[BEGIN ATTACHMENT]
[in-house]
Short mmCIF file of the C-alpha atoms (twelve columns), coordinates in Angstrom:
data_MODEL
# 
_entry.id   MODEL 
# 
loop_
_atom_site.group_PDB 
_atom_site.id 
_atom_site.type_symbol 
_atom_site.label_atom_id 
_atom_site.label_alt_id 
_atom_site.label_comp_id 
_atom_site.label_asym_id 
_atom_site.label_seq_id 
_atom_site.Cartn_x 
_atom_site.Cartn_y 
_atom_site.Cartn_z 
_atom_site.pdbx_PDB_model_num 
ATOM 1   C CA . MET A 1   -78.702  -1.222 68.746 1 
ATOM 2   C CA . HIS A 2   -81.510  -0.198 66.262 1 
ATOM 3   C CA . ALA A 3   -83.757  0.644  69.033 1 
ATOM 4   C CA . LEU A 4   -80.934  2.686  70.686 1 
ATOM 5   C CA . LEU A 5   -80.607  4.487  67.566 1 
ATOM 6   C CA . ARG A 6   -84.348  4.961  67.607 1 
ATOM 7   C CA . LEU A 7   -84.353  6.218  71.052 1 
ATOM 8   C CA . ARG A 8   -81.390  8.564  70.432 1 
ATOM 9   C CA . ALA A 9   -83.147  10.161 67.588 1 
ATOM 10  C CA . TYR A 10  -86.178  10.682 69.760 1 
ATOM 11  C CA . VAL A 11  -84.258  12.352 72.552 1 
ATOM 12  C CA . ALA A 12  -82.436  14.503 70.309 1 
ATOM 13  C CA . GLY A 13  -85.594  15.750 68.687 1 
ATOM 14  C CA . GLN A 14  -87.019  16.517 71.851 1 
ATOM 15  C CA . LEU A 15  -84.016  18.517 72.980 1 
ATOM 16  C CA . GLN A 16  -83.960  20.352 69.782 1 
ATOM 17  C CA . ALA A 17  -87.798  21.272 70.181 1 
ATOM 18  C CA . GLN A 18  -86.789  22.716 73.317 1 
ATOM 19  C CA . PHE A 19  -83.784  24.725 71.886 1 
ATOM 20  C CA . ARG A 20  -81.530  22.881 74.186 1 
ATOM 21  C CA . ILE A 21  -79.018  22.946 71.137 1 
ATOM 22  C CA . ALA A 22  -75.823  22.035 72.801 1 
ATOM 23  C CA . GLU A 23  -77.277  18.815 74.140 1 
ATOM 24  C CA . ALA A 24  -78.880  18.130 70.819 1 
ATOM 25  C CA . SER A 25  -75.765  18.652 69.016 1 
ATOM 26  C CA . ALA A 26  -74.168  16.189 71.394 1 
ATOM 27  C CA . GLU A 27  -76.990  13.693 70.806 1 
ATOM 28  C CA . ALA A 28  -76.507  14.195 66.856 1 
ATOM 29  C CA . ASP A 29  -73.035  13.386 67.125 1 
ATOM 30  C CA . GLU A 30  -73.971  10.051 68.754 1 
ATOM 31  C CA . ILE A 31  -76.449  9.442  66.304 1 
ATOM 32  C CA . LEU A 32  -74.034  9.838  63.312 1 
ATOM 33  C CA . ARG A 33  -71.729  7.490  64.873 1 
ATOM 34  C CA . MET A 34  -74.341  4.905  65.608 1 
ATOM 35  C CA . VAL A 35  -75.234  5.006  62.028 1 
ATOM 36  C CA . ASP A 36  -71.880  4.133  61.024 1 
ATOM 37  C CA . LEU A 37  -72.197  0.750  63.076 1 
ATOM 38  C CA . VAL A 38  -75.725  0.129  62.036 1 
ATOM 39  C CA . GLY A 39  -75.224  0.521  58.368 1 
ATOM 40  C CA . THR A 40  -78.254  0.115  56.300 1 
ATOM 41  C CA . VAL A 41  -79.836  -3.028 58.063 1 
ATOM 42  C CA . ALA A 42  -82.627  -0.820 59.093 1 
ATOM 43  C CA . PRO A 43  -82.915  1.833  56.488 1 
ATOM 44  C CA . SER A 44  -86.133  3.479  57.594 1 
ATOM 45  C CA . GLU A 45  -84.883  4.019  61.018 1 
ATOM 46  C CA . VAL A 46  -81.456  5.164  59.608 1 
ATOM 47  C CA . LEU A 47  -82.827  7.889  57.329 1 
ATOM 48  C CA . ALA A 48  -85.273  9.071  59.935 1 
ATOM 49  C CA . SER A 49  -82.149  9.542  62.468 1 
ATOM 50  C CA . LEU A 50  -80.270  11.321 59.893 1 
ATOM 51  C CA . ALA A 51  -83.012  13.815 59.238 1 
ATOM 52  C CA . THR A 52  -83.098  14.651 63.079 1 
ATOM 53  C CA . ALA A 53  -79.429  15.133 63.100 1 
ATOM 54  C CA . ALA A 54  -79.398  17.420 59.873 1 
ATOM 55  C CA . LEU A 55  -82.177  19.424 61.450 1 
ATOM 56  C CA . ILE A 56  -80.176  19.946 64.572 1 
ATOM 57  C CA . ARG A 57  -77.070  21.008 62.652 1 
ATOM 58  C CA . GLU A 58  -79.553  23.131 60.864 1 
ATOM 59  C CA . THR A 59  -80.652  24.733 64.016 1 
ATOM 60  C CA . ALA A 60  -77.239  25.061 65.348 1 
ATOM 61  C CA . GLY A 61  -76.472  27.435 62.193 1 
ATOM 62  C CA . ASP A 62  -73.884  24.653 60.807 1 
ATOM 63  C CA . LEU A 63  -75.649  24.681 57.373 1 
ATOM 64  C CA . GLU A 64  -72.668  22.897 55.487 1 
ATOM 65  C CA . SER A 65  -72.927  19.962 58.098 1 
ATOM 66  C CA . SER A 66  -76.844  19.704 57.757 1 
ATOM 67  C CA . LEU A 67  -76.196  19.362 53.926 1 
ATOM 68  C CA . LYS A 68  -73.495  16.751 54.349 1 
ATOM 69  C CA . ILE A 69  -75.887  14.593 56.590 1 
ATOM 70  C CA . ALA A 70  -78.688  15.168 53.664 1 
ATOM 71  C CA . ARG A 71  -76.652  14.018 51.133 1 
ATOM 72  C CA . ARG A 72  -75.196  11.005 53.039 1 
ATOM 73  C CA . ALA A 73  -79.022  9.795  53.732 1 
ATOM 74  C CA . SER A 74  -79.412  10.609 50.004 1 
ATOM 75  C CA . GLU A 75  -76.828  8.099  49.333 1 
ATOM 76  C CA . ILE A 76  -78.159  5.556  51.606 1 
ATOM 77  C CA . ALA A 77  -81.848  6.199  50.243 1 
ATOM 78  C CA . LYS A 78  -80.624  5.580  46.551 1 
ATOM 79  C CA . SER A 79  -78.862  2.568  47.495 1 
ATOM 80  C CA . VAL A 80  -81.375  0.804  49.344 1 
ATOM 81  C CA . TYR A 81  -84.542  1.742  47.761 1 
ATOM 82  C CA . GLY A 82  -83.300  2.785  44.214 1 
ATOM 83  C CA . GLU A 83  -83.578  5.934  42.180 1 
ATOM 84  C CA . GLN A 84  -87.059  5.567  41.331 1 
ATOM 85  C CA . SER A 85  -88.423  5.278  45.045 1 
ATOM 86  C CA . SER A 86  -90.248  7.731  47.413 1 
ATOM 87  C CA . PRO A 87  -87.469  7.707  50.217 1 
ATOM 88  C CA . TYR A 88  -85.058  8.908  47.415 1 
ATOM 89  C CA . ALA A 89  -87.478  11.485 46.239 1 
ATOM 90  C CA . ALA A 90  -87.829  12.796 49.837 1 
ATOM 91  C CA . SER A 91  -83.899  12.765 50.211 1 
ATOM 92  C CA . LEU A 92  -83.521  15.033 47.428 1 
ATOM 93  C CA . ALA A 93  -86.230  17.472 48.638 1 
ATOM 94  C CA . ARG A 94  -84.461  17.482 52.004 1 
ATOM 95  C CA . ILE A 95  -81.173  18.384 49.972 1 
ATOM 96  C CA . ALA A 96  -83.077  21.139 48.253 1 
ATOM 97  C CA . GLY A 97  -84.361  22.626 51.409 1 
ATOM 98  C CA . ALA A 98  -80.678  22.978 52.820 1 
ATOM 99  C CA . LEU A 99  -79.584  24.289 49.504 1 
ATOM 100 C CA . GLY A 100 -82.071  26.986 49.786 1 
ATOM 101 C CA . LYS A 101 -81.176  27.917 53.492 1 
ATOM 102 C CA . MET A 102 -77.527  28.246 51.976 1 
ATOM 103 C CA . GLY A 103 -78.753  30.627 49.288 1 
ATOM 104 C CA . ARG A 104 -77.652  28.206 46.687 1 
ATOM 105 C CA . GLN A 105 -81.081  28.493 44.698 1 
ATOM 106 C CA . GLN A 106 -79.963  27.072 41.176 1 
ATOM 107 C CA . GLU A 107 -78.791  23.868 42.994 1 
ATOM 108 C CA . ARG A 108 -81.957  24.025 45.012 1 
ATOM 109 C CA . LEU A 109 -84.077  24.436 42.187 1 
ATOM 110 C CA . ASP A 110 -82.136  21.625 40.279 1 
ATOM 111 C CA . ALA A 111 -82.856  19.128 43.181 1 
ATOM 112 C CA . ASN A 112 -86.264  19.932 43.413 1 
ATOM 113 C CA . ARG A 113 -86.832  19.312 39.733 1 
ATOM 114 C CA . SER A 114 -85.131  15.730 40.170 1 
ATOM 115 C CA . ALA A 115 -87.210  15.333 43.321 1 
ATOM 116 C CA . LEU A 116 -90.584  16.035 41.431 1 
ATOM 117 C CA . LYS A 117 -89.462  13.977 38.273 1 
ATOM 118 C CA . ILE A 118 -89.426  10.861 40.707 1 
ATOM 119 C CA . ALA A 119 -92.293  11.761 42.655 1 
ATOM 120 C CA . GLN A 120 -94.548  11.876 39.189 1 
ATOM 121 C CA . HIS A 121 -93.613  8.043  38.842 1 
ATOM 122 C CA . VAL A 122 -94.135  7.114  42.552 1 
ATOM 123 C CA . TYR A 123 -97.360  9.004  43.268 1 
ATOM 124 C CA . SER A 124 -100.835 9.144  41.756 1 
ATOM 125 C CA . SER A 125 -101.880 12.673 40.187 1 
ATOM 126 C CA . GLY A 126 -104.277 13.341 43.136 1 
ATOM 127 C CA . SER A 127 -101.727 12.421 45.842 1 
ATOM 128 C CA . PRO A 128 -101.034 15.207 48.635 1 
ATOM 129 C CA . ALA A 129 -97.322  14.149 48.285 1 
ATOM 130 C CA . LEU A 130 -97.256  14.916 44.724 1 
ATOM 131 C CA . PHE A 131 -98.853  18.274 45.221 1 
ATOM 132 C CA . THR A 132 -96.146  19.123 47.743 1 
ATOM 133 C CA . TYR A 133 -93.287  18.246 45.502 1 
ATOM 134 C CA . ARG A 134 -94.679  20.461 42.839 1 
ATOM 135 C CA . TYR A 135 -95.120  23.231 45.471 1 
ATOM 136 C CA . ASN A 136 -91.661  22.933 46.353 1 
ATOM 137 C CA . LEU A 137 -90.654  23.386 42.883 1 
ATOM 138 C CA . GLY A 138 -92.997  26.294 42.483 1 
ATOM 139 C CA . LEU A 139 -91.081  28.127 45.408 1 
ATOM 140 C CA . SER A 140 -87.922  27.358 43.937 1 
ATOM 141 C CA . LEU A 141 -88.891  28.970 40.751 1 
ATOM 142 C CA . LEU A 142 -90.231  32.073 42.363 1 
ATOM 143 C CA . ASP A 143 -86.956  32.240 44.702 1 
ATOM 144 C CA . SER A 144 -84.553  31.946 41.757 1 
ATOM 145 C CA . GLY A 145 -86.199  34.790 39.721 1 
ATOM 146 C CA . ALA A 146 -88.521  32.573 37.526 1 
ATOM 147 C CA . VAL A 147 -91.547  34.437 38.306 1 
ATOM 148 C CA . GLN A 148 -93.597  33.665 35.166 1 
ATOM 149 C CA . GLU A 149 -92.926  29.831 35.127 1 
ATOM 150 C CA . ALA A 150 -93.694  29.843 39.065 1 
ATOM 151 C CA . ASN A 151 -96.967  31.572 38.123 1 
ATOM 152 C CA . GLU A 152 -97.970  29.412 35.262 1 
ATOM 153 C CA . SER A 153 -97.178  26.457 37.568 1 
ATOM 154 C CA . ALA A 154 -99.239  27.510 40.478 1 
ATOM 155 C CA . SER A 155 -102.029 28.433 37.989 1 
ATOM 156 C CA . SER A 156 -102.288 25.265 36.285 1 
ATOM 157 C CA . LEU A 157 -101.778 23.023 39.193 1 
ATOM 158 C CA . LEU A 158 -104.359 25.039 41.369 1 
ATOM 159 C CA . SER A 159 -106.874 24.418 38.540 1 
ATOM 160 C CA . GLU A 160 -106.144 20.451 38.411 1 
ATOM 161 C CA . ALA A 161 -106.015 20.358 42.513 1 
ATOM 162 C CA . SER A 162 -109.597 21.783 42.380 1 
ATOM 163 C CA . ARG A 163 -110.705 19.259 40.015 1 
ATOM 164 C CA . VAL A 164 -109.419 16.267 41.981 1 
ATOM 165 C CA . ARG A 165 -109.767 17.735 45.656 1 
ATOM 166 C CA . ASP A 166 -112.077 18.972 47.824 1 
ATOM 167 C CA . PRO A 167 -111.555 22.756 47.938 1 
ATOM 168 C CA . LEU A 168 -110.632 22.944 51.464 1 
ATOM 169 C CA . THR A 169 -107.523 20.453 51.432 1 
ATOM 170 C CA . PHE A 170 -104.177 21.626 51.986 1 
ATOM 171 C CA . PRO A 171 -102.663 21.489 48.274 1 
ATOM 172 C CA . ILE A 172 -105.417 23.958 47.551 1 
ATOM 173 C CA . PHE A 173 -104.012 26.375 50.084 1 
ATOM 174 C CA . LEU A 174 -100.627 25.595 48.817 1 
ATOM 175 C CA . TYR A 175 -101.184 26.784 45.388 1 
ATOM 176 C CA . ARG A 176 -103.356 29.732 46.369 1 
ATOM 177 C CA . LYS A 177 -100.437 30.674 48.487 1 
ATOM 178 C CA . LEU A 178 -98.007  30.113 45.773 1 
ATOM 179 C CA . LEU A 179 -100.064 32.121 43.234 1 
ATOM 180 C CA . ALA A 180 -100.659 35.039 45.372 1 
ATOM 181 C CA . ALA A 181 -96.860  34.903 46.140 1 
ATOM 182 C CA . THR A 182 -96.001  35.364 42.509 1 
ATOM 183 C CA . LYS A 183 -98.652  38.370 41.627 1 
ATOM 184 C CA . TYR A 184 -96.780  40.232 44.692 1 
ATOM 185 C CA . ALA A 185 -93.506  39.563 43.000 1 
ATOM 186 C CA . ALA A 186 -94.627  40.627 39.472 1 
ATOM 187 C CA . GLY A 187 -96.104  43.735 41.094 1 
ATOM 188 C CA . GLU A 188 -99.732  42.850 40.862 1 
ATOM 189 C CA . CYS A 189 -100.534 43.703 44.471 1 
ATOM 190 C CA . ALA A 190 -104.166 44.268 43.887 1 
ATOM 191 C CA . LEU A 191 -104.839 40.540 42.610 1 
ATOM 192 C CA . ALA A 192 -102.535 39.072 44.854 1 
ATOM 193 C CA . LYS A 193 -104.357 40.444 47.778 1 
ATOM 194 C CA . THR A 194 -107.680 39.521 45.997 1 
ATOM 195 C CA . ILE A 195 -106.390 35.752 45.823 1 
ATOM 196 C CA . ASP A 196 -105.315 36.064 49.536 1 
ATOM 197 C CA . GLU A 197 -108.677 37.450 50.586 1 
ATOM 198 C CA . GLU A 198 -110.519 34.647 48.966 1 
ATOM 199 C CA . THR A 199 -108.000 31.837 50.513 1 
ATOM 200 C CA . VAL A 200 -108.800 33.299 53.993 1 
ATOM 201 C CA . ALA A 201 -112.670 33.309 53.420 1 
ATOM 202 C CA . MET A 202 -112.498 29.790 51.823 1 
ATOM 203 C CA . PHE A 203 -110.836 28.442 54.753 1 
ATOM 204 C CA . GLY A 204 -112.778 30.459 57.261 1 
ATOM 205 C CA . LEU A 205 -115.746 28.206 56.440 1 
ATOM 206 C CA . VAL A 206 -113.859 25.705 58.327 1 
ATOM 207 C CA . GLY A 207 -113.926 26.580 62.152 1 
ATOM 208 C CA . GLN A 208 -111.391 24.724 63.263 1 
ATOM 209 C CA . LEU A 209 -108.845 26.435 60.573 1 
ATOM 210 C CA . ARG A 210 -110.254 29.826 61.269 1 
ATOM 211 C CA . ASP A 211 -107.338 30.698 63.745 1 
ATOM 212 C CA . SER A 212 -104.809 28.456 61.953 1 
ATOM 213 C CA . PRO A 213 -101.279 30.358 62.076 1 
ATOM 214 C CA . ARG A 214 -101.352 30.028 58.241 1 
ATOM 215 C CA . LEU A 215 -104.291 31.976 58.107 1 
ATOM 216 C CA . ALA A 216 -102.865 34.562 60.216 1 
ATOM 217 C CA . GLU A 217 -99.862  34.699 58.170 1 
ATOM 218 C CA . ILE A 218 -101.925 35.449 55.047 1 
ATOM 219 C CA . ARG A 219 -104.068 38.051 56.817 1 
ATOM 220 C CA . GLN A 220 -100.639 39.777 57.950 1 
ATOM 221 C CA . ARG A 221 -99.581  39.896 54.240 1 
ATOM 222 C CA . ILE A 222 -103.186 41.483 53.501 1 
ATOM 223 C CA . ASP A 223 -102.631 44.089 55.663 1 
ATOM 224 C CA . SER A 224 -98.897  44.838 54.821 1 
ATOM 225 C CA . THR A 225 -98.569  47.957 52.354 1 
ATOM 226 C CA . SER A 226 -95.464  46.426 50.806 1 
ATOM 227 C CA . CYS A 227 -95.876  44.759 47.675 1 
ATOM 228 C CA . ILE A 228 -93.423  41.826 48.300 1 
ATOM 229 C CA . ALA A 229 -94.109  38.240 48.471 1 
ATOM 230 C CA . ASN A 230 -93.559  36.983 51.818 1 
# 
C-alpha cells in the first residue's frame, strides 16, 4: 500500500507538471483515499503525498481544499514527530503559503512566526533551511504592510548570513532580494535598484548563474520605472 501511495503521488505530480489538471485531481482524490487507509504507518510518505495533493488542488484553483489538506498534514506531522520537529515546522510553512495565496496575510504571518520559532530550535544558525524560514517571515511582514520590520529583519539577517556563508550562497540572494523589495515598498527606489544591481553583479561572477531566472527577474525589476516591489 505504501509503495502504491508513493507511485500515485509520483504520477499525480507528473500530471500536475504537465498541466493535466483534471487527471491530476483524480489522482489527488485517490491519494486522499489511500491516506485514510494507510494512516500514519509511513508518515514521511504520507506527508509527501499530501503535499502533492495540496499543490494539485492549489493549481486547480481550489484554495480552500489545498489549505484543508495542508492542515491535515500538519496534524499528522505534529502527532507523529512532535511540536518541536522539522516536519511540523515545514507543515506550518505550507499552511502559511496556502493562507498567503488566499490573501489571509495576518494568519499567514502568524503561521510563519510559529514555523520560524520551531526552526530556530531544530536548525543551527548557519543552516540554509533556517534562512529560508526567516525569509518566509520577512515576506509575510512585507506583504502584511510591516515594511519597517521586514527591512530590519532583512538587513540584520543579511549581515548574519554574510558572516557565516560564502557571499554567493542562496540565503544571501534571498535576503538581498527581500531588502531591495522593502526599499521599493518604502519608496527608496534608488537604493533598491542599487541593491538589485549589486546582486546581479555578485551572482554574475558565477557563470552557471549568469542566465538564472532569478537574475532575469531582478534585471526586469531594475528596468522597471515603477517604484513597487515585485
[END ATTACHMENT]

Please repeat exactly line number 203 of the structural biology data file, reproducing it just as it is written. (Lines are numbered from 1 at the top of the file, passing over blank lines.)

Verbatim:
ATOM 184 C CA . TYR A 184 -96.780  40.232 44.692 1 